For years fans have been begging for the studio to re-release the original trilogy theatrical cut. Hopes ran high that it would happen when George Lucas sold Lucasfilm to Disney a little over six years ago. Unfortunately, at the time 20th Century Fox retained the rights to Star Wars (A New Hope, that is), and that was that. Plus, Kathleen Kennedy has never made re-issuing the original trilogy theatrical cut a priority. But things have changed. With the merger now complete, and given the state of the Star Wars fandom, now is the perfect time to make the move.
 

It’s Time to Re-Release the Original Trilogy Theatrical Cut
 

We’re living in an age where the Star Wars fandom is practically split down the middle. That is thanks in most part to Rian Johnson and his controversial take on Star Wars with The Last Jedi. While expectations are high that Star Wars: Episode IX may narrow that gap, it’s no given. If there is one thing that can bring balance to the For…er, fandom, it’s the original trilogy theatrical cut.

Ask even a casual Star Wars fan “who shot first?” and the universal answer is Han Solo. Likewise, mention the nonsensical musical number in the Return of the Jedi Special Edition and see what kind of reaction you get. Don’t get us started on adding Hayden Christensen’s Anakin Skywalker as a Force ghost. George Lucas forgot an important, old adage when it came to Star Wars: “if it ain’t broke, don’t fix it.” Releasing the original trilogy theatrical cut to Blu ray now could heal a lot of old wounds when it comes to the Star Wars fandom.

Fast forward to 2020. Can you just imaging an ultimate Skywalker Saga box set that contains the original trilogy theatrical cut? Based on the sales of that alone Disney wouldn’t have to make another Star Wars film ever again. (Note to Disney: even if you release the unaltered OT, please don’t stop making Star Wars movies.)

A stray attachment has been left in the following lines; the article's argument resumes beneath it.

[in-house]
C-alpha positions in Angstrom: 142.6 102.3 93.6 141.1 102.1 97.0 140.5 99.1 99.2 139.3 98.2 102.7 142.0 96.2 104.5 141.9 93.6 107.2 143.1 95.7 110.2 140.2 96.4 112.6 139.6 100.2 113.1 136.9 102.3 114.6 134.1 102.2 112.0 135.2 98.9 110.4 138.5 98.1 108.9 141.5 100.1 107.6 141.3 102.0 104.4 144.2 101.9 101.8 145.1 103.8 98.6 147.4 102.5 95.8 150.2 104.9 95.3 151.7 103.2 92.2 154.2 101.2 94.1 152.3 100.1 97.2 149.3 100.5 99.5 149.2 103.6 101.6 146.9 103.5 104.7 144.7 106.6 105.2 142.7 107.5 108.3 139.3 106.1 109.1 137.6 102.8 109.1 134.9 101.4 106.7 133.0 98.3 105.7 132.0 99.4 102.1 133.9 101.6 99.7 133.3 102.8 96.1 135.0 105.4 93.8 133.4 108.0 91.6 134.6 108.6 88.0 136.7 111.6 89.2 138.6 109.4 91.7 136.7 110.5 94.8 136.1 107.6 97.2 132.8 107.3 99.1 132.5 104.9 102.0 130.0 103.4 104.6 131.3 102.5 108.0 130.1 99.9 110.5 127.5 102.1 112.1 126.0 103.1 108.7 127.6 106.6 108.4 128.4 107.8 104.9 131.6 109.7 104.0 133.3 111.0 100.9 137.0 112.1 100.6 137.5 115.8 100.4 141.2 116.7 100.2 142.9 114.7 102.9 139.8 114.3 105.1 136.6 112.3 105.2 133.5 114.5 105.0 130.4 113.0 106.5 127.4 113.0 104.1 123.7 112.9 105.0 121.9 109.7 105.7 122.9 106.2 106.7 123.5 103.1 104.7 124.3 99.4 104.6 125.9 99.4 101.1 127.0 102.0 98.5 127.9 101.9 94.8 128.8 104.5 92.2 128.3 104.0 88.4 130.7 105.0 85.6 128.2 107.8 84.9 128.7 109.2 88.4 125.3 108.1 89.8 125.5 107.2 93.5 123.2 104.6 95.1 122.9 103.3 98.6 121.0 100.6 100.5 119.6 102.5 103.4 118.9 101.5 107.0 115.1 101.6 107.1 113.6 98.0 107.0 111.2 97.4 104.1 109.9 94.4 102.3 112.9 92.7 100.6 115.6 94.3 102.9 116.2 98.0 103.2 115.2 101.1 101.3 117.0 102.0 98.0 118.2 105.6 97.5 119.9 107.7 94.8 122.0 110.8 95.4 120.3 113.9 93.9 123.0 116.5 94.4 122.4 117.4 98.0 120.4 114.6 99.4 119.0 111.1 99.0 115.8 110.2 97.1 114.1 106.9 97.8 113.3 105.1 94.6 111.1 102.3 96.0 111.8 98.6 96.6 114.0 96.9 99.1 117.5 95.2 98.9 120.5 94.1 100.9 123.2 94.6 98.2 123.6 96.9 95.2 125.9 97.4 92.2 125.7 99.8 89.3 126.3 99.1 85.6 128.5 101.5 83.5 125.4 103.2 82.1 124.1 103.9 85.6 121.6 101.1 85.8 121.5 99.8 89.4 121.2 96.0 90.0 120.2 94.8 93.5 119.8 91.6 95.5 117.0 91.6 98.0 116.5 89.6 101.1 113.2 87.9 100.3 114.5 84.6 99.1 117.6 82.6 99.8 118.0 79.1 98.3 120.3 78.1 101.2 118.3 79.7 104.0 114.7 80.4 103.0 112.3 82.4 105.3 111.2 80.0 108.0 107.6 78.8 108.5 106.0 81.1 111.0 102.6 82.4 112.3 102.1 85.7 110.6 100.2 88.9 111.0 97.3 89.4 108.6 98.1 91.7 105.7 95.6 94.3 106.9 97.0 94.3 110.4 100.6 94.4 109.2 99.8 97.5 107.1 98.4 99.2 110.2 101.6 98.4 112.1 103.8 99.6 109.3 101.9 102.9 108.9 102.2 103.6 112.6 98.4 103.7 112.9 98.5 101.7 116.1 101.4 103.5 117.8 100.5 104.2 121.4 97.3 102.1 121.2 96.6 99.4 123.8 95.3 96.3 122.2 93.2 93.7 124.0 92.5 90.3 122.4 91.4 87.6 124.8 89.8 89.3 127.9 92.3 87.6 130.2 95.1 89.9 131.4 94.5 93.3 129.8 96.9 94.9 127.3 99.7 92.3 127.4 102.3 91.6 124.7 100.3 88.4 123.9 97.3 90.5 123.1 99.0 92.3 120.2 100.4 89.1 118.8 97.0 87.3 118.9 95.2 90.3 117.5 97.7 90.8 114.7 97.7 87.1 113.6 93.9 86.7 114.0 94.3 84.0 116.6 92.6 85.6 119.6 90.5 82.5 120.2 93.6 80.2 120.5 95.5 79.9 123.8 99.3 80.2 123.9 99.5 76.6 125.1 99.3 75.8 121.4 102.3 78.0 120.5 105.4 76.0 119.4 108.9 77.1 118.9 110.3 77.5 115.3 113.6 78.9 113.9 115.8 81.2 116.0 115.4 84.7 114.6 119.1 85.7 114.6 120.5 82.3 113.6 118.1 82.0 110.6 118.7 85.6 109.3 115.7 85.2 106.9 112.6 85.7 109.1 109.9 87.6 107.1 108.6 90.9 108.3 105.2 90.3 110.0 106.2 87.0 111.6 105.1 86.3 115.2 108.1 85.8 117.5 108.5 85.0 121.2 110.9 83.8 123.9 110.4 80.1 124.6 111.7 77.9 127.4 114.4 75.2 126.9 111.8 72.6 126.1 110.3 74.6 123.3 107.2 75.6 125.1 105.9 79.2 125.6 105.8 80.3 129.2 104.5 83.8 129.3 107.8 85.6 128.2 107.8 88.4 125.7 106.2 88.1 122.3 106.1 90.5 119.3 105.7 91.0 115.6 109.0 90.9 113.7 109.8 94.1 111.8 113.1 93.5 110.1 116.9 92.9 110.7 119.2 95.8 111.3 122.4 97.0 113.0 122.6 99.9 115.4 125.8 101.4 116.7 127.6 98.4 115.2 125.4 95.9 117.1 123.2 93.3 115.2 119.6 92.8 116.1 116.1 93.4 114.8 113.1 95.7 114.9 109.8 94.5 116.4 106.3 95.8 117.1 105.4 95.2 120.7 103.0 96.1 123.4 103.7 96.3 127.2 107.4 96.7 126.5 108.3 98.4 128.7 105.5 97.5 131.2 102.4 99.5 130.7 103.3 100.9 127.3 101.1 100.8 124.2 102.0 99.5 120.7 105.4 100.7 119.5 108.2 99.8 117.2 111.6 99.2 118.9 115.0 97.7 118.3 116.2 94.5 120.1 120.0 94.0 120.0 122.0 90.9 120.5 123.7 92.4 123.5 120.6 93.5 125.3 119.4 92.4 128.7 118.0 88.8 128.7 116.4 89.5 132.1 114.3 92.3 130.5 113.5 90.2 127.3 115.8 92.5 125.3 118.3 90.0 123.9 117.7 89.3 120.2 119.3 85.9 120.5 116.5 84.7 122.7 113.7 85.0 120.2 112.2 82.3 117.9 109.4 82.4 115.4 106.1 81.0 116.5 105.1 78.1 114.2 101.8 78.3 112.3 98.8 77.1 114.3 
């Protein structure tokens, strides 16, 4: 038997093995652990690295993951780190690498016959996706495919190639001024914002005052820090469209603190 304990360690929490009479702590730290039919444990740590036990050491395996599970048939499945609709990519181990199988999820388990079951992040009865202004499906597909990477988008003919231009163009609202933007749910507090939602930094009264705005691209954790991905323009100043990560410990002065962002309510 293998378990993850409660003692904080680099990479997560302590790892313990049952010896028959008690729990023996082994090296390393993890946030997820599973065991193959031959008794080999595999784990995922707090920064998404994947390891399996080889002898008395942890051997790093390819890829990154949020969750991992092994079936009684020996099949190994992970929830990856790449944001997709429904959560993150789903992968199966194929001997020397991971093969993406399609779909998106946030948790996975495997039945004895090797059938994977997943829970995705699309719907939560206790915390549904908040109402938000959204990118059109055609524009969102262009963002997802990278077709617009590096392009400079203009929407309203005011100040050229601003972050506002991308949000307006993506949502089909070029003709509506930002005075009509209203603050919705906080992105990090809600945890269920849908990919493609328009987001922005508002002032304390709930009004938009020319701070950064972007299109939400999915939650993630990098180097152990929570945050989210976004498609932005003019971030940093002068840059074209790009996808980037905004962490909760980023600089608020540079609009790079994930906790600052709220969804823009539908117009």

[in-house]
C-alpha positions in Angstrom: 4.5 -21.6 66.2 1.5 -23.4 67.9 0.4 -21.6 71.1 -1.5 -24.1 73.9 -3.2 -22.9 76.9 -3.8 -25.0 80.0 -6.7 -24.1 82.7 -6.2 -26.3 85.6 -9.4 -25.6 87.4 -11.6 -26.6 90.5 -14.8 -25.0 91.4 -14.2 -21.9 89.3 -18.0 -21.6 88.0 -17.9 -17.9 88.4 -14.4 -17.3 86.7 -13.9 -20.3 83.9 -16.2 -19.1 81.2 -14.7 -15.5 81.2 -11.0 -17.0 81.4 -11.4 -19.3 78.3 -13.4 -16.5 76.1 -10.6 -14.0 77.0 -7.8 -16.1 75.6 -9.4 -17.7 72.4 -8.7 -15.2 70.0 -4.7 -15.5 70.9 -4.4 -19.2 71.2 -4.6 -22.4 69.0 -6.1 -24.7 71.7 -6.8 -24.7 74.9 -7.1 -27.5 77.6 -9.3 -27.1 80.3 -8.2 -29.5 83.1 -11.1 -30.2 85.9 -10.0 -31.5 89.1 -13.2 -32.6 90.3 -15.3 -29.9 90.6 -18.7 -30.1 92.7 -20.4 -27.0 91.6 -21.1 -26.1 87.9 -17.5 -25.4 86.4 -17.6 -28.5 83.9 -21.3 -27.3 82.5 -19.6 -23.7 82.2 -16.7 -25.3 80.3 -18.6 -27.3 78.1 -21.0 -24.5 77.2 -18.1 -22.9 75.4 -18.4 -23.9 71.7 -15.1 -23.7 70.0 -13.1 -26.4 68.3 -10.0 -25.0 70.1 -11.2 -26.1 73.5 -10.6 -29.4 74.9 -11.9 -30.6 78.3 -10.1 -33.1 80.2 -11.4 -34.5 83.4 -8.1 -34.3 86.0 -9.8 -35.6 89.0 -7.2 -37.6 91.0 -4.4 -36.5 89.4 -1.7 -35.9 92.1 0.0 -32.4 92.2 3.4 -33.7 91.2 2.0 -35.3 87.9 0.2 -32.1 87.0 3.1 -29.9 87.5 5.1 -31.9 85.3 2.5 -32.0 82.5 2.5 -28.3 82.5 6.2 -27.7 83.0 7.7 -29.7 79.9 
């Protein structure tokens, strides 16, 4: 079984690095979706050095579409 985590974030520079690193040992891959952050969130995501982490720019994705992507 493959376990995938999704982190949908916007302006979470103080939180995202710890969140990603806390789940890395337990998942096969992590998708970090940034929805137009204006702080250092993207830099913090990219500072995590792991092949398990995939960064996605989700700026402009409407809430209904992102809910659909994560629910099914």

Star Wars: Episode IX hits theaters December 20. Here’s hoping the original, unedited trilogy returns with it."
 

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‘Star Wars’ Films Coming to Blu-ray Next Year

The NY Times’ https://artsbeat.blogs.nytimes.com/2010/08/14/star-wars-films-coming-to-blu-ray-next-year - 2010 article
 

A snippet… The full thing:-
 

"Though nearly 35 years of “Star Wars” fandom have yielded all kinds of memorabilia inspired by George Lucas‘s outer-space epic, including light saber lookalikes and wearable replicas of Princess Leia’s slave costume, one holy grail has lately eluded fans: a video version of the “Star Wars” films that takes the fullest advantage of their top-of-the-line home theater systems.

That’s a Death Star-sized void that Lucasfilm plans to fill shortly. On Saturday, the studio is to announce that it will release all six live-action “Star Wars” features on Blu-ray DVD in fall 2011. A boxed set containing the Blu-ray versions of the movies, spanning from 1977’s “Star Wars” through the final 2005 prequel, “Star Wars: Episode III – Revenge of the Sith,” will mark the first time the films have been offered in a high-definition home format, and will include documentary features and previously unseen footage.

Given Mr. Lucas’s exacting standards for film presentations (he founded the THX company) and Lucasfilm’s embrace of digital movie technology (digital projection was used for the theatrical release of all three “Star Wars” prequels, and the last two prequels were shot digitally), many fans expected that high-definition versions of the “Star Wars” features would soon follow.

But in a telephone interview, Mr. Lucas said he had been waiting to see if the Blu-ray format would be widely accepted by home viewers.